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Discussion Starter · #1 ·
This is a great batter recipe for your fresh fish fillets.

In a large bowl combine
1 cup of ice water
1 egg
Beat egg lightly in the water with a fork

Add to above
2/3 cup of plain flour
1/3 cup of corn flour
Mix flour into the bowl but don't worry about the lumpy bits or sifting the flour (the type of recipe I like)

Add 2 or 3 ice cubes into bowl as secret is to have very cold batter and your fresh fish fillets. Heat peanut or canola oil in a pan till very hot (just about smokin') and add battered fillets. Cook till batter is golden brown and turn once. Should only be about 2-3 mins per side depending on thickness of fillets.

Place cooked fish on a rack to drain until ready to serve (can leave on a plate instead but the rack keeps the batter crispy). Serve immediately and add a squeeze of fresh lemon, salt and pepper and garnish with fresh garden salad. Wash it all down with an icy cold beer. Enjoy!

· Registered
17 Posts
thanks for the great recipe, im gonna give it a go tonight.
i will be using it on flathead :)

not a recipe, but a technique....
the way the chefs do tempura prawns at the Oshin Japanese Restaurant, at Sunnybank, Qld...

they first dip prawns into the batter, and then fry it in clean oil, hold the spider (a large flat wire sieve, with long bamboo handle) under the prawns to keep them on the surface, then with a ladle, they dribble more of the batter directly into the deep fryer, be warned.. if you POUR it in, it will splash and give nasty burns on your face.. make sure to DRIBBLE it in and over the floating prawns.

how i get a light fluffy batter....
the way we used to make tempura back at the ANZ stadium, many years ago is to use half plain flour, and half corn flour, with a small amount of sodium bicarbonate, soda water and then use egg whites only, no yolks.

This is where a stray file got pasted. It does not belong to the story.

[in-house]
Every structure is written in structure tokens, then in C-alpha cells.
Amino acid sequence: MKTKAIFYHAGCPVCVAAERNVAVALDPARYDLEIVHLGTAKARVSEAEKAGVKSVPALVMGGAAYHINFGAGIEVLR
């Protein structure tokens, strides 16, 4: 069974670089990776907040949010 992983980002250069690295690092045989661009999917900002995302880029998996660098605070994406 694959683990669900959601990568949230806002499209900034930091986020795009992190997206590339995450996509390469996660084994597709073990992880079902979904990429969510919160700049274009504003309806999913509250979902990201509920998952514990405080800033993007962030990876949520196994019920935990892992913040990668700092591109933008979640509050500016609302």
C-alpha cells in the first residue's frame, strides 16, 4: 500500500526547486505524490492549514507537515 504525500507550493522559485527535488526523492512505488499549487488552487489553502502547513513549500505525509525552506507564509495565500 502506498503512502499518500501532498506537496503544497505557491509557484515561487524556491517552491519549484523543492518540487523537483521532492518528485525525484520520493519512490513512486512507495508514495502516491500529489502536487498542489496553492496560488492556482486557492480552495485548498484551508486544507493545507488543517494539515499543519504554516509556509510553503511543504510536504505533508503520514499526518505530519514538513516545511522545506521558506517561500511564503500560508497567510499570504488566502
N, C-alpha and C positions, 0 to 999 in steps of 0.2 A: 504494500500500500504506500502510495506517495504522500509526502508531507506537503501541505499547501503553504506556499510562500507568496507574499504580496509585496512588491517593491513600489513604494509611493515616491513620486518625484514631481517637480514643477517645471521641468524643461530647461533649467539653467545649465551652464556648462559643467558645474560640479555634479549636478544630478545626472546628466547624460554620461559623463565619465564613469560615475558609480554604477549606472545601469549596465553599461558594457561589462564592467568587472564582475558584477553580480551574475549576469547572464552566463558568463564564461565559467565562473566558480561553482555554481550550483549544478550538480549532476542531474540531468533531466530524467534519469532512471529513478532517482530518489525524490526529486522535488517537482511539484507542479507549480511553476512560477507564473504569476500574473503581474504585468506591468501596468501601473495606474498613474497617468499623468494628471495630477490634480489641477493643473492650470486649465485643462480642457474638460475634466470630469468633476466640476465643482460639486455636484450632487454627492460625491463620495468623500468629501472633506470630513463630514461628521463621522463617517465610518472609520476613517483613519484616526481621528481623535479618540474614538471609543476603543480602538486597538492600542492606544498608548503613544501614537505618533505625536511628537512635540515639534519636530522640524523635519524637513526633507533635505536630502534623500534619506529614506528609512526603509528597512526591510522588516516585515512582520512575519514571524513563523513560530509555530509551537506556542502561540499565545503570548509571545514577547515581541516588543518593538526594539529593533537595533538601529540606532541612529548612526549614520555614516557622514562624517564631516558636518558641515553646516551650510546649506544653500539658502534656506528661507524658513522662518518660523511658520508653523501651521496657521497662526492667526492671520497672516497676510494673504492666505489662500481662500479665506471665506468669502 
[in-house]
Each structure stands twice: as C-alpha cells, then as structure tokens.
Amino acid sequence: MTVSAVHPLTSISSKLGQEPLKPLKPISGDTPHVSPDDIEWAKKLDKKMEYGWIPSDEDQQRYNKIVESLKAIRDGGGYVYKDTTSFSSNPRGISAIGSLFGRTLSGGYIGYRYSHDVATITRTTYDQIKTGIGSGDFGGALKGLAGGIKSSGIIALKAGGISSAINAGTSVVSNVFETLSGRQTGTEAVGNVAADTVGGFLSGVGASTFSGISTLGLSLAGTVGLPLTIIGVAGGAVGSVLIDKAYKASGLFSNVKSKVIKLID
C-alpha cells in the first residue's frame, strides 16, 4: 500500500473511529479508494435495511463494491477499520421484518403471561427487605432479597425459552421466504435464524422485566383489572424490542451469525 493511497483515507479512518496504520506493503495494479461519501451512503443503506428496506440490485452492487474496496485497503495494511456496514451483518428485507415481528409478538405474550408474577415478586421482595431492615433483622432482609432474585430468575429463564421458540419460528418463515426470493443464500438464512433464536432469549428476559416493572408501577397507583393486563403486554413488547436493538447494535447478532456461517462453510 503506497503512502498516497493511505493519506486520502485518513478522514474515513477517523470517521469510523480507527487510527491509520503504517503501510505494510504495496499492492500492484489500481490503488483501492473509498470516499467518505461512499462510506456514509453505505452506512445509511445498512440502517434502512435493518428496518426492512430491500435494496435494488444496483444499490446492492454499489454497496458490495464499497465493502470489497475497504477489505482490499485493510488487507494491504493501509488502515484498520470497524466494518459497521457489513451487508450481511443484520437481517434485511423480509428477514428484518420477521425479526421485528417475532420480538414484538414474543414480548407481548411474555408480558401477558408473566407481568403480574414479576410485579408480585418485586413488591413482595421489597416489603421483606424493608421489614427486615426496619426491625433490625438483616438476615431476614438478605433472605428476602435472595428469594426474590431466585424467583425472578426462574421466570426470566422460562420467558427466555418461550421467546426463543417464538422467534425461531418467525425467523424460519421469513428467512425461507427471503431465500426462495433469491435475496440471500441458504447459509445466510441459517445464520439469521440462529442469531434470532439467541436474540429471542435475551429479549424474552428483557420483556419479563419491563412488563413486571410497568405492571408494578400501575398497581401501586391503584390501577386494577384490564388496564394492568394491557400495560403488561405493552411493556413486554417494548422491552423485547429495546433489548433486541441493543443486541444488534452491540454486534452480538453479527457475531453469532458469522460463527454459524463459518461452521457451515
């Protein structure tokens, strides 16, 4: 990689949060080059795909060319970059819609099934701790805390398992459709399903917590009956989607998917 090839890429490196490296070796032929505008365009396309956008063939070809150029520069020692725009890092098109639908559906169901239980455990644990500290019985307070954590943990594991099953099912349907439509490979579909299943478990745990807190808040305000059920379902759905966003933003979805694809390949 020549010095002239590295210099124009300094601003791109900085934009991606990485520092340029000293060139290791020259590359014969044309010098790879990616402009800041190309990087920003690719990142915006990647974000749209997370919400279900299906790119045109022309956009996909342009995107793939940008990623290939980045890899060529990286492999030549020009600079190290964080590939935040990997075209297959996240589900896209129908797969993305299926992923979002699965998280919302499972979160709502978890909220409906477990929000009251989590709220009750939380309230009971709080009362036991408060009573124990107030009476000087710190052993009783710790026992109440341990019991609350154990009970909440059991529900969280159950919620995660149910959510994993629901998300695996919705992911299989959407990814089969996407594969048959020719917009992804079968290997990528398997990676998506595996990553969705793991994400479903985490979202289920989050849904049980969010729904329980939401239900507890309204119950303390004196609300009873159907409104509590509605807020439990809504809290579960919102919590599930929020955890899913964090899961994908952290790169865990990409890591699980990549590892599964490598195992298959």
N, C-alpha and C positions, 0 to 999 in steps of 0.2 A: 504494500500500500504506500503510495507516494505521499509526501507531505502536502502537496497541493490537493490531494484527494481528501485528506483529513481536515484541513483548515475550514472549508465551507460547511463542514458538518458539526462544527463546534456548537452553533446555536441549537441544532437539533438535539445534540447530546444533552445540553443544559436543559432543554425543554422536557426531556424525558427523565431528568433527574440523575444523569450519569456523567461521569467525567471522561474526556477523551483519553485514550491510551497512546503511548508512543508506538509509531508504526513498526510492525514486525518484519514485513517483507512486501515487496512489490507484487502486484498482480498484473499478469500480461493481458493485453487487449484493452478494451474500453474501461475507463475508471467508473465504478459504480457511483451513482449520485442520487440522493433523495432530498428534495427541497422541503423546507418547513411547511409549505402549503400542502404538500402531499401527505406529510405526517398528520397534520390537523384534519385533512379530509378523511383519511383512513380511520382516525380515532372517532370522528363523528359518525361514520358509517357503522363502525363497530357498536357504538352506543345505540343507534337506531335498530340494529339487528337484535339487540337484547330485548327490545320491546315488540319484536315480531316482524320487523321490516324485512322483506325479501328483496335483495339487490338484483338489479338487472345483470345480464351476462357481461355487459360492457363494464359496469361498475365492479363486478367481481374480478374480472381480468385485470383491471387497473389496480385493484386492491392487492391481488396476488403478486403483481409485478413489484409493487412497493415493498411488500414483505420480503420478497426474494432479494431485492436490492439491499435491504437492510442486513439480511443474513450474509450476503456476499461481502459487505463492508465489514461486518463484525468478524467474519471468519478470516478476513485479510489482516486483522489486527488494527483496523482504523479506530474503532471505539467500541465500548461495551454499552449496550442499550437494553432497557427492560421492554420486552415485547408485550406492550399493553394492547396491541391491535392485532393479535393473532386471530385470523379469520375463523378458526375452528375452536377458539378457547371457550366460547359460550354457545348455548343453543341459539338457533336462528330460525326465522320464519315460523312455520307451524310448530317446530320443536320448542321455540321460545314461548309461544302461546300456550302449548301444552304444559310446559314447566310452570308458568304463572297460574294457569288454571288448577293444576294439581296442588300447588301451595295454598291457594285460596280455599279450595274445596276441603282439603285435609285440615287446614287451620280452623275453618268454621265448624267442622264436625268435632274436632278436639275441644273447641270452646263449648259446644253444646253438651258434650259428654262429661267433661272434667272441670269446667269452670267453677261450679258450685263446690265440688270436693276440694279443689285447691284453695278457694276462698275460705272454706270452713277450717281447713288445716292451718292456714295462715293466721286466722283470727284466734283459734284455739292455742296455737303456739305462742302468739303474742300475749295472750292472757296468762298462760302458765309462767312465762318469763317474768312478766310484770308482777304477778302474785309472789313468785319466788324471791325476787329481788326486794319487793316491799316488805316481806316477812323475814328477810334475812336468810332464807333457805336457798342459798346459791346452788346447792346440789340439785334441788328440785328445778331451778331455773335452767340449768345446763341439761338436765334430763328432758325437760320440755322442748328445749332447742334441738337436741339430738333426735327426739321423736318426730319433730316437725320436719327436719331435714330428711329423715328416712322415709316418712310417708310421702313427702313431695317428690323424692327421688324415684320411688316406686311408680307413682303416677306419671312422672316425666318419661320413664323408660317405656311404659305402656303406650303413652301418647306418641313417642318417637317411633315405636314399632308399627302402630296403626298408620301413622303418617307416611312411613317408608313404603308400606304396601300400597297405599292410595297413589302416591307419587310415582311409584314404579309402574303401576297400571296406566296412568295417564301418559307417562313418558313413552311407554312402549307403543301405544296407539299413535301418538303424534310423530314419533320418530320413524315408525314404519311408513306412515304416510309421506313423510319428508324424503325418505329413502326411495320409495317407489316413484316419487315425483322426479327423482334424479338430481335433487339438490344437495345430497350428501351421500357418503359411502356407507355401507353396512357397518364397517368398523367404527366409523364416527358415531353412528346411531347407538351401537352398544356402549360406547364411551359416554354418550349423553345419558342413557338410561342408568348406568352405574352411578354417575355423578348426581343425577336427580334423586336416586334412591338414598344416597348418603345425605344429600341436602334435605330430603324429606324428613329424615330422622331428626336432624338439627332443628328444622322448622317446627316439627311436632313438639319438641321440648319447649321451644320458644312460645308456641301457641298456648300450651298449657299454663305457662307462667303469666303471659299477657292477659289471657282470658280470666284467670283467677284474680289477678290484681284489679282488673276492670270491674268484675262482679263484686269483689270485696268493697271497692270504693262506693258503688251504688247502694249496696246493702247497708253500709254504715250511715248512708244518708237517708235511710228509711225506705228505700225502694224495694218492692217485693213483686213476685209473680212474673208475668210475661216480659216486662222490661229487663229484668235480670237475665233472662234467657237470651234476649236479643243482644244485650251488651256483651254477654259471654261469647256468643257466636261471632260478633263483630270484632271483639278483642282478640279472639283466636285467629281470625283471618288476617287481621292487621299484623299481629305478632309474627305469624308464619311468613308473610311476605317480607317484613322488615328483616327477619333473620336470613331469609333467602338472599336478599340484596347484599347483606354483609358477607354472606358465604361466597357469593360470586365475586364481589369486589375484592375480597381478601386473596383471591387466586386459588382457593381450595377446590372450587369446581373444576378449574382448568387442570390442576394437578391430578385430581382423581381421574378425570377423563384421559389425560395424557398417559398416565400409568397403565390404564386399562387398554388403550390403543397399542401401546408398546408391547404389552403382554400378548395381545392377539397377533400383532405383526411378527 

dry mix the flours, and bicarb, then add soda water, the best way is to add just enough soda water to make a slush.

then, using a large cooks spoon, and use a cutting and folding technique, slide the edge of the spoon through the mixture on side of bowl, and lift it up on top to middle. lift the batter from the blowl, dont stir it like a paddle, or you will knock out all the suspended CO2 bubbles. add more soda water to make consistency of runny honey, then last step, is to whisk egg whites to a soft peak, and again, fold it through the batter, DONT mix it or you will knock out the air.

if the egg whites are done to a firm peak, when you fold it through, it will all collapse from being overworked. this is similar to cream. cream becomes butter and buttermilk, egg whites become egg whites again, and once collapsed, cannot be whipped to peak again, you need to start again with fresh egg white.

tip: using 3 small very clean bowls (remove soap residue by rinse the bowls and air dry, dont wipe them or you make them dirty again, no matter how clean you think you are, egg whites are particular and will not form a meringue if there is even slight hint of something not egg white, water, soap, salt, and oil are the worst), break the egg into one bowl, then remove the yolk to a second bowl, then pour the pure white into a 3rd bowl, get your next egg, and repeat the process.

if you happen to pop a yolk, you must be carefull to remove it ALL, or the white will not peak at all.

the reason for 3 bowls.. some eggs may be old, or worse.. rotten.
and you have a guarantee that the last egg wont spoil the whites by accidentally popping the yolk. yolks can have whites, but whites can NOT have yolks.

in a fast kitchen, if you pop a yolk, it is quickest to pour the whole egg into the yolk bowl, and use this to thicken cream based sauces, like Carbonara, or Marinara. note.. not tomato based marinara (traditional)

hope these techniques help to get a fluffy batter :)
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